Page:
AFL-CIO officials gave President Reagan a three-point proposal yesterday for making peace with organized labor, and the president responded by extending an olive branch that was long on promised consultation but short on policy commitments.
Reagan rejected the federation's request to return the fired air traffic controllers to their airport tower jobs, according to a presidential spokesman, but held open the possibility that they could be hired in other federal positions.
He also rejected the AFL-CIO's demand that he withdraw his nomination of John R. Van de Water, a former labor-management consultant whom many labor leaders regard as a union-buster, to head the National Labor Relations Board.
But he promised to consult fully with union leaders on economic and labor policy decisions, and designated Vice President Bush and Labor Secretary Raymond J. Donovan as his liaisons to organized labor.
The president acknowledged during his 70-minute meeting with the AFL-CIO executive council that relations between his administration and most of organized labor have grown increasingly hostile. What he asked from labor most of all was a chance to start building relations anew.
"I never anticipated I would be estranged from labor with all of the years I put in as a union member," said the former president of the Screen Actors Guild, according to a White House spokesman who attended the meeting.
"This would be a good point for us to consider starting over. We need consultation to get this country moving again. We want to be able to get together on a regular basis," the president said.
The spokesman said that AFL-CIO President Lane Kirkland responded: "We welcome that."
After the meeting, Kirkland thanked Reagan for "assurances that labor will have timely opportunities to express its views on issues of mutual concern, as the administration's position on these issues is being formulated."
But Kirkland said the meeting left unresolved labor's "deep, principled differences with the administration's budget and tax policies and our concern that they will serve only to aggravate the human problems of working people in a time of severe recession."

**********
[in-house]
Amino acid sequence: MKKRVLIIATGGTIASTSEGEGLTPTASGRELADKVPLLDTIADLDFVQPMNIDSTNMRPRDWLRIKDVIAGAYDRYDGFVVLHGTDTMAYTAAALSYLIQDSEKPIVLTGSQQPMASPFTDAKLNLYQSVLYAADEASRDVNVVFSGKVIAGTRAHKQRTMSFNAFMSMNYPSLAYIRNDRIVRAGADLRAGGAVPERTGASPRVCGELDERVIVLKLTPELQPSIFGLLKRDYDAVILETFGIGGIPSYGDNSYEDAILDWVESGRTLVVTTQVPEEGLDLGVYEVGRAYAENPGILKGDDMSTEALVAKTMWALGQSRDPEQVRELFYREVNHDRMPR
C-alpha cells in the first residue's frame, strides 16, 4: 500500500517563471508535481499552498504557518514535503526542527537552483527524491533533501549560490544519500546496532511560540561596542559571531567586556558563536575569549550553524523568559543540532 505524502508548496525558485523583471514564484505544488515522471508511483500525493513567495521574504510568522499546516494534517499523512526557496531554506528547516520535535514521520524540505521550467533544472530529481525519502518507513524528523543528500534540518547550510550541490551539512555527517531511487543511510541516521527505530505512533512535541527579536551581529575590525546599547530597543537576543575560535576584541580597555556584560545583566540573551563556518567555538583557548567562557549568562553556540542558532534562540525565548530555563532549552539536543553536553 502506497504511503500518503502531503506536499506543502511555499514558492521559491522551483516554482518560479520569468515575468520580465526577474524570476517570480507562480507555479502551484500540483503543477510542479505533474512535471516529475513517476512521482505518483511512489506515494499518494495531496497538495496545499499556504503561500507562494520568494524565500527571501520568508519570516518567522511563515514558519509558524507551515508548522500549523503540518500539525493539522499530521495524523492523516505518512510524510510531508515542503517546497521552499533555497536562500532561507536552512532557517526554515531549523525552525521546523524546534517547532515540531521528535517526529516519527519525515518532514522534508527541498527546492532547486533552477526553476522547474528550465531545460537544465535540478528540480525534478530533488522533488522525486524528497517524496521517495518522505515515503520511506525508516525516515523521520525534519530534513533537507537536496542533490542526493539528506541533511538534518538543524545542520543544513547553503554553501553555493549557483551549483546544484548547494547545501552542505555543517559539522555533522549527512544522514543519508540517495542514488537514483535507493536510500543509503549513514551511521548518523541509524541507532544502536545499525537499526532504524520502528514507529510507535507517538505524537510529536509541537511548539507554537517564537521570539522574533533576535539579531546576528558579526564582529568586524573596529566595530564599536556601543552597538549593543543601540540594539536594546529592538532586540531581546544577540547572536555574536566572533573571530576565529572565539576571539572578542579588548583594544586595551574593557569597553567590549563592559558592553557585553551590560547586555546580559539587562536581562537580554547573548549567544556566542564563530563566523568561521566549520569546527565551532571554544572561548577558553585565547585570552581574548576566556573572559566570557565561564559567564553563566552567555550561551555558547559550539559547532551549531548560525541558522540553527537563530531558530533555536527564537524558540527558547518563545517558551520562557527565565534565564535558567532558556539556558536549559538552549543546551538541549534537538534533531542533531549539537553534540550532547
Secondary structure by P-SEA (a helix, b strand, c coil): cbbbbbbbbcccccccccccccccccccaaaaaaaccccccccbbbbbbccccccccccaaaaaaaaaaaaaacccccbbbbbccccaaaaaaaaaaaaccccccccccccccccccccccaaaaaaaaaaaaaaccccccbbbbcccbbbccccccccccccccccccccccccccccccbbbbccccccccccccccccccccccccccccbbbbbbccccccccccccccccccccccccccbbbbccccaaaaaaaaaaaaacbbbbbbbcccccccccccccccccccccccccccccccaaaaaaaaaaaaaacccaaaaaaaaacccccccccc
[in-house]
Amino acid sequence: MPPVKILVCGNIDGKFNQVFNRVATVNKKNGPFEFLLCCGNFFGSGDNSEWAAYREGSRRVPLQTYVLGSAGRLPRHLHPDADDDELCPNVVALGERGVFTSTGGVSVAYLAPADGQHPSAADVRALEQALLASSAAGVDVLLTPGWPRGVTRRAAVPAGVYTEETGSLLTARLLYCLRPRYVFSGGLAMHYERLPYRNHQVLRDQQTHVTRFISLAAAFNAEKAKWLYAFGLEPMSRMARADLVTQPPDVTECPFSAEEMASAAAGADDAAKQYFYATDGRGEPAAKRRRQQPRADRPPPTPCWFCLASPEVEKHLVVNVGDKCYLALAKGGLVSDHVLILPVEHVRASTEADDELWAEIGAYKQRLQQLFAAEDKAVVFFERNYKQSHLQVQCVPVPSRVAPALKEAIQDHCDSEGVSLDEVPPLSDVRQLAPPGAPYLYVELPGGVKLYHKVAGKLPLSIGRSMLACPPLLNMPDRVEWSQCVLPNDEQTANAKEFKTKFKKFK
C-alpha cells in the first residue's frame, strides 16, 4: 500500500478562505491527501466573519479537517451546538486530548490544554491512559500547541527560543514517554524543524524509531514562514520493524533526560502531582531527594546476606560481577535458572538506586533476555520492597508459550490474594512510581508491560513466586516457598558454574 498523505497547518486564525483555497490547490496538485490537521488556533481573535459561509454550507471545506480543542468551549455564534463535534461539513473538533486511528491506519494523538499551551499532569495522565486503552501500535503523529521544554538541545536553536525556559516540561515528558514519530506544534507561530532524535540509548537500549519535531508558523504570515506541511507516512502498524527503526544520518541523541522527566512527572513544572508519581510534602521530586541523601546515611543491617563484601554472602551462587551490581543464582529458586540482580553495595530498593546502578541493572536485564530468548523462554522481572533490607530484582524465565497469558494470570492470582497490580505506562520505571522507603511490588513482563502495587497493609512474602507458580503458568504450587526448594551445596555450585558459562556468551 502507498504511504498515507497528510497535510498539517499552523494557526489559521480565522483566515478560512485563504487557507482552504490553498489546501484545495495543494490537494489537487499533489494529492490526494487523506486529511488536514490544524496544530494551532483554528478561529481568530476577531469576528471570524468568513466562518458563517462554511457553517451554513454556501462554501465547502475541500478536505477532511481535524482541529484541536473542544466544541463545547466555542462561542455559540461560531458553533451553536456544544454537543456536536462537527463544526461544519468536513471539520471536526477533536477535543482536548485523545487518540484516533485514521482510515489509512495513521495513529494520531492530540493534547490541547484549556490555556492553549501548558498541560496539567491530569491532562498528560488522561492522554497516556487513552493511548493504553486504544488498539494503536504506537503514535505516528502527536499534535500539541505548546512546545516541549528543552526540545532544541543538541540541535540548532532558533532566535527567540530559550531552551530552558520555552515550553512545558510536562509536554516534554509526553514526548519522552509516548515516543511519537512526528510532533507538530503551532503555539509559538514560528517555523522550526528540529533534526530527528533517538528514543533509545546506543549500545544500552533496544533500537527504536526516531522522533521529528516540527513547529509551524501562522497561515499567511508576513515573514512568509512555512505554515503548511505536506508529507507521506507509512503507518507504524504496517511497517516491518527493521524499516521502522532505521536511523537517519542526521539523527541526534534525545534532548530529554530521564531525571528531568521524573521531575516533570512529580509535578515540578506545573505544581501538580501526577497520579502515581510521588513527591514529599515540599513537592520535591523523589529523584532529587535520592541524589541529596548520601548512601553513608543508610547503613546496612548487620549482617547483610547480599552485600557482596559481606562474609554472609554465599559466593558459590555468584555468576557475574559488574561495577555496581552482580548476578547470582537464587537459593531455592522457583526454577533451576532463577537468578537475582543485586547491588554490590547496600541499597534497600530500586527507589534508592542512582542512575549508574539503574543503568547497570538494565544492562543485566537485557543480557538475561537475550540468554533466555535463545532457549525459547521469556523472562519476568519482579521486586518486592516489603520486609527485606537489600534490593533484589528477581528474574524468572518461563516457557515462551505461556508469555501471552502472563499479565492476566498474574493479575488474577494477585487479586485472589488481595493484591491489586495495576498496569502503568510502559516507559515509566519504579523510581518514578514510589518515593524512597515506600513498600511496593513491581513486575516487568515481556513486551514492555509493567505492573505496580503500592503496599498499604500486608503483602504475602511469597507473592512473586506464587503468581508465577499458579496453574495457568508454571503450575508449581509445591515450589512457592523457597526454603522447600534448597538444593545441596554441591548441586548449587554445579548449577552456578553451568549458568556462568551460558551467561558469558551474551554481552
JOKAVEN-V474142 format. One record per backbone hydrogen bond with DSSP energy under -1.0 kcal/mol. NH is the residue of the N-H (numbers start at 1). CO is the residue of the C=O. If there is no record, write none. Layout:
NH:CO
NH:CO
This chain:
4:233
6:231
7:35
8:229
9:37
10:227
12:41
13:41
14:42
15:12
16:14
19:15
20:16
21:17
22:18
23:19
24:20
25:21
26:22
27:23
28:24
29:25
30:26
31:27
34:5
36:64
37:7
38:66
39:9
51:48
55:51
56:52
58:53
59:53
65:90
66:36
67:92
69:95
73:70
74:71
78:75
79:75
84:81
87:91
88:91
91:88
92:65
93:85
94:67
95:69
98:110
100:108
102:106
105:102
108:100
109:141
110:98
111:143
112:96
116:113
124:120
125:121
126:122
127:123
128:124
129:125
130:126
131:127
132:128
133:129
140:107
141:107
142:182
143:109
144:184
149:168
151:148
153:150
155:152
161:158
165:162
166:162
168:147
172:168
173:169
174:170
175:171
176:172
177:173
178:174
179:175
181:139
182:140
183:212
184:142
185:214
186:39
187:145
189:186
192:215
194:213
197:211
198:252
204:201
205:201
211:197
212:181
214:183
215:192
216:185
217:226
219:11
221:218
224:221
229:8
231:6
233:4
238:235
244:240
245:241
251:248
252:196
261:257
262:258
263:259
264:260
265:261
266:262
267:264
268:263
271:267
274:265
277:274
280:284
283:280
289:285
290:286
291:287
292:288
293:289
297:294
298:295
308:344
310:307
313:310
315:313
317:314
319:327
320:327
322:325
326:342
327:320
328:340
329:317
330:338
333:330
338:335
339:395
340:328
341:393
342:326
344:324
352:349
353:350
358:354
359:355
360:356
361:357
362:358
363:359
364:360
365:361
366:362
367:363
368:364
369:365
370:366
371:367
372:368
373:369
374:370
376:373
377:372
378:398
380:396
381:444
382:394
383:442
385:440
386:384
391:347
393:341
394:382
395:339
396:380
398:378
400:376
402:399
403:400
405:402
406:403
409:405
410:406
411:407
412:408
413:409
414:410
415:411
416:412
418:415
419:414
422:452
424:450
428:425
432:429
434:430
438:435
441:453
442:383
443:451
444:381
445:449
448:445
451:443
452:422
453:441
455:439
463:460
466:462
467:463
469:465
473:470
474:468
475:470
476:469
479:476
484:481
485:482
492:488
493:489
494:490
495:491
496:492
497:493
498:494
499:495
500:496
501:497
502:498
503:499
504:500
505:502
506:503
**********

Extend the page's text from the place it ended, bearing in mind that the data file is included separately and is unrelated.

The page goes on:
White House deputy press secretary Larry Speakes characterized the meeting in the Cabinet Room as "frank" and "businesslike" and marked by a "spirit of give-and-take."
He said Reagan emphasized to the AFL-CIO officials that he and they share aims: to bolster America's national security and increase jobs. And he quoted the president as having said: "I won't be satisfied until there is a job for every man or woman who wants to work."
But federation officials said later that this was not enough.
"The president is very publicly committed to a lot of things that we're against," said Kenneth Blaylock, president of the American Federation of Government Employes. Because of this, he said, he is "not optimistic" that relations between organized labor and the administration will improve significantly.
United Auto Workers President Douglas A. Fraser, commenting on the federation's economic policy differences with Reagan, said: "He told us what he thinks. We told him what we think. In a few months, we'll know who is right."
Reagan's effort at peace-making with the AFL-CIO came in the midst of a federation drive to increase its participation and influence in Democratic politics. The federation has increased its representation on the party's national committee and its executive council, and it has mounted a grass-roots campaign to elect pro-labor candidates, mostly Democrats, in 1982.